In breeze and chop we still cranked the outhaul; we are not pulling it on 100% but I would say about 85% - 90%. Those mains are SO big, you need to do everything you can to flatten it out. We use very little cunningham; until we really had to. Now the older the sails, the more cunningham you will need to move the draft around. You should have a nice round entry with the jib; meaning no crows feet or wrinkels for being too loose and not too tight where you will see lines coming up from the tack. We like to take the weather sheet off in 15+ and chop. The two breezy races (Race 1 12kts and race 4 15 - 18Kts) at the NACs we did that and it seemed to work well. To find the balance, you just need to get out there and see what it feels like..does it feel "heavy" meaning slow or sluggish...or are you feeling out of control with a lot of weather helm. I know DAve said in an earlier post said dont pinch in breeze and chop. I would agree and disagree. In breeze and chop you are steering and easing and trimming like a mad man; constant. Now dave and his wife (i think) sailed pretty light at the NACs. If I was light I would crank vang, ease to flatten, head up, and as I do that trim back in to max or a little beyond. Next time you are out, try to line up next to someone and try it. It will seem weird and a little funky at first, but keep at it. Regards, Travis 5341

Agreed.

Agreed. I made my comments specifically regarding the great south bay on the south side of Long Island. I sailed there quite a few times (not on a Scot) about 15 years ago. They get a healthy seabreeze of maybe 15 on average but 20 is not unusual from the SSW. I would guess the fetch is 4 to 5 miles from the south to north across the bay. In those winds the waves would be around 3 feet, fairly steep and close together, some breaking, some not. This seems like it would be a very challenging place to sail a Scot especially at 300lbs. Getting caught by those waves in pinch mode would really slow the boat down. I think you would have to keep the jib powered up and work the main constantly to manage heal, boat speed would be my priority.

I usually do well upwind even at weights of 350 lbs or less in o

I usually do well upwind even at weights of 350 lbs or less in overpowered conditions. Here is what to do when you are overpowered (you will know you are overpowered when you are fully hiked and the main is trimmed all the way in and the boat still heels past the optimum heel angle): 1. Move jib lead back. This opens the jib / main slot, depowers the top of the jib and gives a better pointing angle with the bottom of the jib. 2. Stop windward sheeting. No point in it in these conditions. You want to keep the slot open. It's more important to be flat and fast than to get a little more pointing. 3. Max outhaul (even in less than windy conditions I keep my outhaul within an inch or two of max - the outhaul is not an important adjustment on the Scot) 4. Max cunningham. 5. Max vang. You should have been progressively applying more vang as the wind increased to overpowered conditions. Do 3 through 5 and your main should resemble a piece of plywood in how flat it is. At this point I usually encourage my crew to hike a little harder. 6. Now keep the boat FLAT. This means sailing the boat on a slight feather on the jib (inside telltale tickling but jib not visibly luffing) and EASING THE MAIN AS MUCH AS NECESSARY to keep the boat flat. If you heel then you get windward helm which is slow. 7. If it is wavy then you need to learn to work the tiller and the main to keep the boat powered in the waves. When you hit a big wave, which would otherwise kill your speed, yank the tiller toward you to steer away from the wind a little and ease the main at the same time. This will help the jib drive the boat through the wave but will keep the main from heeling the boat. When you get to a flat spot trim back in and steer back up. I am talking relatively small corrections here, probably not more than 5 degrees in steady wind. Don't be afraid to manhandle the tiller. It's more important to keep the boat balanced than it is to use easy tiller movements, in heavy air. In big waves I am often easing, and trimming, on every wave. Make sure your biceps are in good shape. 8. If you get so overpowered that you have to luff the whole main then you are highly overpowered. Luffing all the way back to the leech of the main will cause the boat to have lee helm and fall away from the wind. You may need to luff the jib momentarily to recover the boat's balance and get going again. If this keeps happening consider abandoning the race and heading to the bar. J. Lott FS 5698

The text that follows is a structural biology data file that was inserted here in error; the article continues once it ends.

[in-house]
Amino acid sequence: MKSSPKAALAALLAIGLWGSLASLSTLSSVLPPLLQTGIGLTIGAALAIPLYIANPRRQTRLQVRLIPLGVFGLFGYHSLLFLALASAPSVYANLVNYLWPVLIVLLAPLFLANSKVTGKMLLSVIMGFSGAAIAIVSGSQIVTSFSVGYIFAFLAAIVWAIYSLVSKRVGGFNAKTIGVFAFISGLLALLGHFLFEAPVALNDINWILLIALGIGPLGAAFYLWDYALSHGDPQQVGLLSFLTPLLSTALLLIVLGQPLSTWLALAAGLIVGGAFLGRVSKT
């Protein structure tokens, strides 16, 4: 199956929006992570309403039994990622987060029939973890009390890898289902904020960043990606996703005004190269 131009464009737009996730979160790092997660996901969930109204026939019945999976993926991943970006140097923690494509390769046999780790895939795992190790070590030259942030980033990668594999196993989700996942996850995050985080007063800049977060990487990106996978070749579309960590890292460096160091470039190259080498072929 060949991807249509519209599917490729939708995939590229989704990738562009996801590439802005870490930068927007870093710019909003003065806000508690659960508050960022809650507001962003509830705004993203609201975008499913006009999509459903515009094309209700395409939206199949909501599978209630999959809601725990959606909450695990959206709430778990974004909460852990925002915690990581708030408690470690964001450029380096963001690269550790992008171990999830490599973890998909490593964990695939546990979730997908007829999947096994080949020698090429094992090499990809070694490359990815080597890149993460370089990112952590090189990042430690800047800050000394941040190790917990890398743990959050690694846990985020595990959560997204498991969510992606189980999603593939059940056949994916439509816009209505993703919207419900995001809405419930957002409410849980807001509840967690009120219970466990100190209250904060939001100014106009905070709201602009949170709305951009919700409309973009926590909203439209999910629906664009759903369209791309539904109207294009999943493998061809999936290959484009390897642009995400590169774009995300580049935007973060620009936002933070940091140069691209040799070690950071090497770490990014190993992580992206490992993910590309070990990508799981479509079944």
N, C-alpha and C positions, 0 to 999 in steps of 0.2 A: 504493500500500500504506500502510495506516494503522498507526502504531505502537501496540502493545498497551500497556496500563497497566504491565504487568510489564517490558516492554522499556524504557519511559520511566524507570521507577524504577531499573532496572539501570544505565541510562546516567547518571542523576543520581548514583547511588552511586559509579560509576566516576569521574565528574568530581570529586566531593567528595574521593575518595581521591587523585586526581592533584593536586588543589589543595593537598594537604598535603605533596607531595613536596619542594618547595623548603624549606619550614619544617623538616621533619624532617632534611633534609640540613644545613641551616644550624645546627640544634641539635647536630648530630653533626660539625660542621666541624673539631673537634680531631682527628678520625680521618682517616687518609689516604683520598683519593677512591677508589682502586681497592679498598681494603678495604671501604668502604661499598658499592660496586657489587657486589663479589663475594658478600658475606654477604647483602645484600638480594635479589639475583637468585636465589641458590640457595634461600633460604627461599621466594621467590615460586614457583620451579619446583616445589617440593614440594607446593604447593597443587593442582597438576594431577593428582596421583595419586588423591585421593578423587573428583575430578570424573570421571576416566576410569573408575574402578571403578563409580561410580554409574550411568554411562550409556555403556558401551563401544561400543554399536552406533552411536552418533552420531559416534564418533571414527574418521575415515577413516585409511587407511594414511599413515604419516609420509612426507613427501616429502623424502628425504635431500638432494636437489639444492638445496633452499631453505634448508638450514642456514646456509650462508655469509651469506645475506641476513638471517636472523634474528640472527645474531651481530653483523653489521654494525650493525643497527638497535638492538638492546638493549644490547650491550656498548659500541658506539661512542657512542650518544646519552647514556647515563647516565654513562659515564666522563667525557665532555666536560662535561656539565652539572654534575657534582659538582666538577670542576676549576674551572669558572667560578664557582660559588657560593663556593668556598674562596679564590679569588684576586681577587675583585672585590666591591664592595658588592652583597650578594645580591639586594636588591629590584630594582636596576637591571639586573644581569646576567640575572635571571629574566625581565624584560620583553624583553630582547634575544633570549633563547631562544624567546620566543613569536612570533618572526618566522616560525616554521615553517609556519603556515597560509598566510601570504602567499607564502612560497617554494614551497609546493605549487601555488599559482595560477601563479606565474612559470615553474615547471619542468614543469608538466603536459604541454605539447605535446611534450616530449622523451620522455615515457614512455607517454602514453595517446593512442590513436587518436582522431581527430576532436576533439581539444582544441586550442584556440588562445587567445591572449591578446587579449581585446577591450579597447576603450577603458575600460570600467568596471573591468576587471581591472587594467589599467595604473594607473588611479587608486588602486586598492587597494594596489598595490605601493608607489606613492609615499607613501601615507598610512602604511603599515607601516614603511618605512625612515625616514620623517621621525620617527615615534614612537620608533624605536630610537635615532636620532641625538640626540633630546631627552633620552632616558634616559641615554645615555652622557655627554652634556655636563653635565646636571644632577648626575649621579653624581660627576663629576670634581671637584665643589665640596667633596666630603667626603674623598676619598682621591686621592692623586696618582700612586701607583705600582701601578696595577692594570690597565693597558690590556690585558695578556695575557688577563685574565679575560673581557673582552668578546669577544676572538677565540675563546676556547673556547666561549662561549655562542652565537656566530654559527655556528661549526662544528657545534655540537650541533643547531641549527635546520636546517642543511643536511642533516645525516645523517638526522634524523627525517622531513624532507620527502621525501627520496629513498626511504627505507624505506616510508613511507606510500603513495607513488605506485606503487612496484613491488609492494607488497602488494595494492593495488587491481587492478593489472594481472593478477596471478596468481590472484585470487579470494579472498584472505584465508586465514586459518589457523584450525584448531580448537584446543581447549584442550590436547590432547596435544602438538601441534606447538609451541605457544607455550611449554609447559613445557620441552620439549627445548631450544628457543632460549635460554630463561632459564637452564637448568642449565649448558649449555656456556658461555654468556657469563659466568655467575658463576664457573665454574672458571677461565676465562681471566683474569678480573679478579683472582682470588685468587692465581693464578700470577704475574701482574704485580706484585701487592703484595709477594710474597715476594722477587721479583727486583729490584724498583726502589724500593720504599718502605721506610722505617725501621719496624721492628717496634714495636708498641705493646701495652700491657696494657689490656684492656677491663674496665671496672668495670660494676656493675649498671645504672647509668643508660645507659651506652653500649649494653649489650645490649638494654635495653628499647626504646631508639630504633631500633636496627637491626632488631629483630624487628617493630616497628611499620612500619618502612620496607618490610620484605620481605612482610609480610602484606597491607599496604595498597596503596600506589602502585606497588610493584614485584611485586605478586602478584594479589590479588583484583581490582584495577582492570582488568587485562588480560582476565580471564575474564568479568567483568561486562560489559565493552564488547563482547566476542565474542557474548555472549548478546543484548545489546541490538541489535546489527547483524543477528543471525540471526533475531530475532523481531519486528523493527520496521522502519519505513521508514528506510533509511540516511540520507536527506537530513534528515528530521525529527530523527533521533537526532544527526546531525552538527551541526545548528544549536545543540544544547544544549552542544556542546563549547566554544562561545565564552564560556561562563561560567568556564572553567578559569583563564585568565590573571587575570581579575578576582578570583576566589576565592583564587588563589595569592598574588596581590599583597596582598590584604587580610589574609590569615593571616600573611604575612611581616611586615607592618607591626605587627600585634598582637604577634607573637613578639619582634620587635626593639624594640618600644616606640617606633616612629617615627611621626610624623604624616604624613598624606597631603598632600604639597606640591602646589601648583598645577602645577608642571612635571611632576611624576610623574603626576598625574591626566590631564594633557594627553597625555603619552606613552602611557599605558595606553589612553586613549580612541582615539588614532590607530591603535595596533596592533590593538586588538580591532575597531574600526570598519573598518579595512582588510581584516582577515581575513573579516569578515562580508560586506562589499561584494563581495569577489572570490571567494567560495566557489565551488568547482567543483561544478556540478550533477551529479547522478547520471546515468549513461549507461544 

i'm new to scots, so what do i know, but, here goes anyway: all

i'm new to scots, so what do i know, but, here goes anyway: all of the above plus: having the crew ease the jib leeward sheet slightly during gust and fluctuation onslaught might help. i'm guessing just an inch or two. it should open the leach and depower the jib at the same time you are easing the main. also, regarding feathering: if the crew is watching the water and saying,"gust in five seconds, looks like a lift"you can poke up a litle BEFORE the gust onslaught so the boat stays on itsx feet. coversely, if it is a header, you can simply ease the main and maintain course - same net effect. in waves, i'd recommend reading frank bethwaite's book-HIGH PERFORMANCE SAILING. (not during the actual sailing in waves part). hike so hard that you need antiinflamatories from day 2 onward!!!!!!!oatmeal, yoghurt, bananas, musclemyosuperplex, and the roman chair!!!!!!!lots of water between races. as the breeze goes up i spend more time feeling the heel and watching the water and less time looking at the telltales. don't know yet how much of this applies to scots, though. if the boat heels over before you make the adjustments, it is too late. you need to anticipate, and adjust from a fully hiked position. oh, arm curls and pull-ups!!! ouch